Optimism in the air, but difficult task for the staff

Reports that Cathay Pacific Airways are planning to embark on their biggest recruiting exercise in memory are extremely encouraging.

Can the airline finally see the light at the end of the tunnel after the periodic closures of the past two years?

If so, will employers in other sectors also see the light and be as optimistic about the post-pandemic economy?

I hope so.

The pandemic has devastated the aviation industry worldwide. At the worst time, Cathay and her peers had to ground most passenger flights.

Strict quarantine rules and tightened border restrictions meant it was operating at 2% of its pre-pandemic capacity for passenger flights.

And better-than-expected cargo performance couldn’t compensate for the losses.

Although Cathay’s plight is common in the aviation industry, Hong Kong is slow to ease border restrictions for residents returning to the city, let alone international travellers.

Operating from Hong Kong, Cathay has been battered by the restrictions more than others.

It is ironic that the airline – having laid off thousands of flight and ground staff, including better paid and highly experienced professionals – is now forced to fill vacancies in order to allow normal services to resume.

It will be a daunting task.

After relocating, the redundant staff are unlikely to want to return as the airline is not prepared to offer the packages that these experienced employees had previously earned.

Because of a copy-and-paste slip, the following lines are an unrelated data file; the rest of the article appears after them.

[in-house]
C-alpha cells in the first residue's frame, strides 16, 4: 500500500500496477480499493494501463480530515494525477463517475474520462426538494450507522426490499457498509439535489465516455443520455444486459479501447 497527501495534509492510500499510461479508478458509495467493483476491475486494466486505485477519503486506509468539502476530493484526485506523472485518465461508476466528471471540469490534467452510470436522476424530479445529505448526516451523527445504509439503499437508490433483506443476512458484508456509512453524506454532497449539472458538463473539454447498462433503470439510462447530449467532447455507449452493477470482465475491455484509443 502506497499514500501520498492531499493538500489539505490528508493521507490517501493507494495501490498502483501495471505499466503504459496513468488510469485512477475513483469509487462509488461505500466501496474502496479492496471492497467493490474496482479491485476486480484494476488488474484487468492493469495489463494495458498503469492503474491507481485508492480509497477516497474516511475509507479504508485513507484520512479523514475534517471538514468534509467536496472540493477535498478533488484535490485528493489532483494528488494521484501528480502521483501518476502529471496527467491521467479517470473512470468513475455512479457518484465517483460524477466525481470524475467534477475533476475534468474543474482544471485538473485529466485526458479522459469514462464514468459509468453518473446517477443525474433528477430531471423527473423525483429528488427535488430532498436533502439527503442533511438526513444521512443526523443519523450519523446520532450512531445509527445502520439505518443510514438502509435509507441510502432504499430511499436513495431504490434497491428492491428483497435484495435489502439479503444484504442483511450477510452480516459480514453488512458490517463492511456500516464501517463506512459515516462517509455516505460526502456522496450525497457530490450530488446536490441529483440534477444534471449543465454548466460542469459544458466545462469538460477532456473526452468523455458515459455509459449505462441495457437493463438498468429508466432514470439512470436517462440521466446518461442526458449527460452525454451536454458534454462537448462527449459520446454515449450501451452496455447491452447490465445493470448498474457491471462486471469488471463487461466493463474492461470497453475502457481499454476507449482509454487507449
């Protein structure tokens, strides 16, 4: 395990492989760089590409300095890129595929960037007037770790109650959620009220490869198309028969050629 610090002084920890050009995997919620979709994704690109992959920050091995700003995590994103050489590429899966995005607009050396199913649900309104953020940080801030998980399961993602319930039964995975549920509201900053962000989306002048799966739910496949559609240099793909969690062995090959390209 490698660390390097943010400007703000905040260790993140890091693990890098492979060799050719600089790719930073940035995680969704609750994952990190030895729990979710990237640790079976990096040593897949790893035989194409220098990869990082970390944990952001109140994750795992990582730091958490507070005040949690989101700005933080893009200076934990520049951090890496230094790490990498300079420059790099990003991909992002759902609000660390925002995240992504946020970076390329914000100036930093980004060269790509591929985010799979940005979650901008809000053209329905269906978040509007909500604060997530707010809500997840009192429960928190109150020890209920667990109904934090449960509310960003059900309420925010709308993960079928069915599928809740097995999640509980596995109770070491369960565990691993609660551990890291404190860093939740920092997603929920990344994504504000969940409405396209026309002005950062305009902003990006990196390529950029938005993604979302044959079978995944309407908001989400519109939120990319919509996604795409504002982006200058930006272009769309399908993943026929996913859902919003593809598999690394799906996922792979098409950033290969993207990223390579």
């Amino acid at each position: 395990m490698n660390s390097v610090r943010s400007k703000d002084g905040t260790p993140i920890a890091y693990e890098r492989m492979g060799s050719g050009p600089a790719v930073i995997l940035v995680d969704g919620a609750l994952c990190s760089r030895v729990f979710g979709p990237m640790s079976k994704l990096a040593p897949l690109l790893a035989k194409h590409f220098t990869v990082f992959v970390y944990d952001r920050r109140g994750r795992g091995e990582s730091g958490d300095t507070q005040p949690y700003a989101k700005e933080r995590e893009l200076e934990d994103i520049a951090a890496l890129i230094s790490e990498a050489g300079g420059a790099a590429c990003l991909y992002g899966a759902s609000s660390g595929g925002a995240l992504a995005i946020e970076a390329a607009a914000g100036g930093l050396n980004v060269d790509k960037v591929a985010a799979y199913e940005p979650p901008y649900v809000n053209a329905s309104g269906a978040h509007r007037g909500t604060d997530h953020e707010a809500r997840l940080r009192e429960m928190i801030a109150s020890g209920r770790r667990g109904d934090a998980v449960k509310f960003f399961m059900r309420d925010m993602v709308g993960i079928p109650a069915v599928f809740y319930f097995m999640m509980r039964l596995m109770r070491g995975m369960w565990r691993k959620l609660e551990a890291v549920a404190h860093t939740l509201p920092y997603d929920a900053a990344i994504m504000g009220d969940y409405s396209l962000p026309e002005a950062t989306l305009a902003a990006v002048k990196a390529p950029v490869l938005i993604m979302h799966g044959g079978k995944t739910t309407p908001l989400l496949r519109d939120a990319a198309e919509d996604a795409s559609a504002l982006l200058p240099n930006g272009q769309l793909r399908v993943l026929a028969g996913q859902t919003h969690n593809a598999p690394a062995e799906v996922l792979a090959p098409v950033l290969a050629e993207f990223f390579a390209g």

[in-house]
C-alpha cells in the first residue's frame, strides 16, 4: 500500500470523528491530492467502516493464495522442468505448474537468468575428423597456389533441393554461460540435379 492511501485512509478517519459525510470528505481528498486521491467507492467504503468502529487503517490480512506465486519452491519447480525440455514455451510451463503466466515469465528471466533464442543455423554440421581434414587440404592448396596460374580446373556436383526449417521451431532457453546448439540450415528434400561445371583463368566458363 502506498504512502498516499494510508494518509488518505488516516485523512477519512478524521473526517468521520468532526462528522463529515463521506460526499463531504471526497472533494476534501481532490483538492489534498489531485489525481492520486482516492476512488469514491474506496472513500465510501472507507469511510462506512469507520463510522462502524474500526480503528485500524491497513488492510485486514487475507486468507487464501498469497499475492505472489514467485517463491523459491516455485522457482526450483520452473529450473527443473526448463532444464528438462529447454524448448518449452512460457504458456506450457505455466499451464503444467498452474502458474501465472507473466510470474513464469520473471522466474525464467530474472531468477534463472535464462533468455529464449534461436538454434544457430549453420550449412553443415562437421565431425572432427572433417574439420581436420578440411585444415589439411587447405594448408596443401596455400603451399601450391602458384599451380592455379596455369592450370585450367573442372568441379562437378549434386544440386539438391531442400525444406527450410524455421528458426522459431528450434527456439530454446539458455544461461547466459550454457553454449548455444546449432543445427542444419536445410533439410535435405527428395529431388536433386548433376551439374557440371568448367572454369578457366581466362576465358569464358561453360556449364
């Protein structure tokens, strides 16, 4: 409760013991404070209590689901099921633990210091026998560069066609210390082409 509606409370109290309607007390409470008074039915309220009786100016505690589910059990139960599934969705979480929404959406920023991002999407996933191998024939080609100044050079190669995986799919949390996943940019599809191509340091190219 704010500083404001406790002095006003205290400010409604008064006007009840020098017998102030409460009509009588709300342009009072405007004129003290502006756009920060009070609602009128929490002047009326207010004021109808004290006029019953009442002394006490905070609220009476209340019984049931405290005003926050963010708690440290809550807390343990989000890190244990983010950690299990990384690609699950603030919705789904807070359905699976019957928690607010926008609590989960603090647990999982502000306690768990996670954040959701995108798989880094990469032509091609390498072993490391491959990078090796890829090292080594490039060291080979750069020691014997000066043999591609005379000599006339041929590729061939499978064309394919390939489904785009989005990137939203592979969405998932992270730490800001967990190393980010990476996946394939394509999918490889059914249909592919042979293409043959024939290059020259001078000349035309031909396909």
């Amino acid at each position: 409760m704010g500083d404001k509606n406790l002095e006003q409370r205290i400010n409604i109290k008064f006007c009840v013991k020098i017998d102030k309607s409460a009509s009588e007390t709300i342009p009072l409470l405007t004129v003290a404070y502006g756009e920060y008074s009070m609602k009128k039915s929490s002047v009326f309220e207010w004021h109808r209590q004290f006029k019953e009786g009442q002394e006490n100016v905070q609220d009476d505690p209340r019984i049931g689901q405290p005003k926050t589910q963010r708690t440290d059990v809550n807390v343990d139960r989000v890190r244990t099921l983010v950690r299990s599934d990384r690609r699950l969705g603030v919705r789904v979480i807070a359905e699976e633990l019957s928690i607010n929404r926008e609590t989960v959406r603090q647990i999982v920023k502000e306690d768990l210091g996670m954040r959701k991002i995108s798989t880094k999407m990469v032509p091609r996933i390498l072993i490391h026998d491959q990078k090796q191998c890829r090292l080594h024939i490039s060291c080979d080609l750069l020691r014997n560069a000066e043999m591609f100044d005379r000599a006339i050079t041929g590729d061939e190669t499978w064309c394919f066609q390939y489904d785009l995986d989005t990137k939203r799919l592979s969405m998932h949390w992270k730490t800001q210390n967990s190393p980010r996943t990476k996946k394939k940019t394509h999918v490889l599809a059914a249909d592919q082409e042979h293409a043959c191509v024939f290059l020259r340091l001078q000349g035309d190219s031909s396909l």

While some former staff may return, recruits are expected to be mostly inexperienced new blood.

Cathay isn’t alone in facing a staff shortage as the world emerges from the pandemic.

While the contraction was sudden after the pandemic forced flights to stay grounded, the expansion is also sudden as the pandemic winds down to allow flights to start again in large numbers.

Some airlines, including British Airways, have sought to cope with the sudden expansion by avoiding less efficient routes in order to consolidate staff to serve the most reliable.

For example, the Hong Kong-London route is popular, but the carrier has canceled flights to the city until September due to uncertainty associated with the SAR’s strict quarantine rule which prohibits an airline from flying passenger flights to Hong Kong if a few passengers test positive for Covid after landing.

Although relaxed a little recently, the rule remains appalling for air operators.

Cathay can be expected to profit substantially from its de facto monopoly on the Hong Kong-London route in the summer in the absence of direct rivals such as British Airways and Virgin Atlantic on a route popular with Hong Kongers.

That said, the Hong Kong-based airline is still dealing with uncertainty which has forced British Airways and Virgin Atlantic to temporarily cancel flights here.

After millions contracted Covid during the Omicron wave, the grounds for banning airlines from flying here for several days if five passengers test positive ceased to be relevant.

It is high time to abandon this rule.

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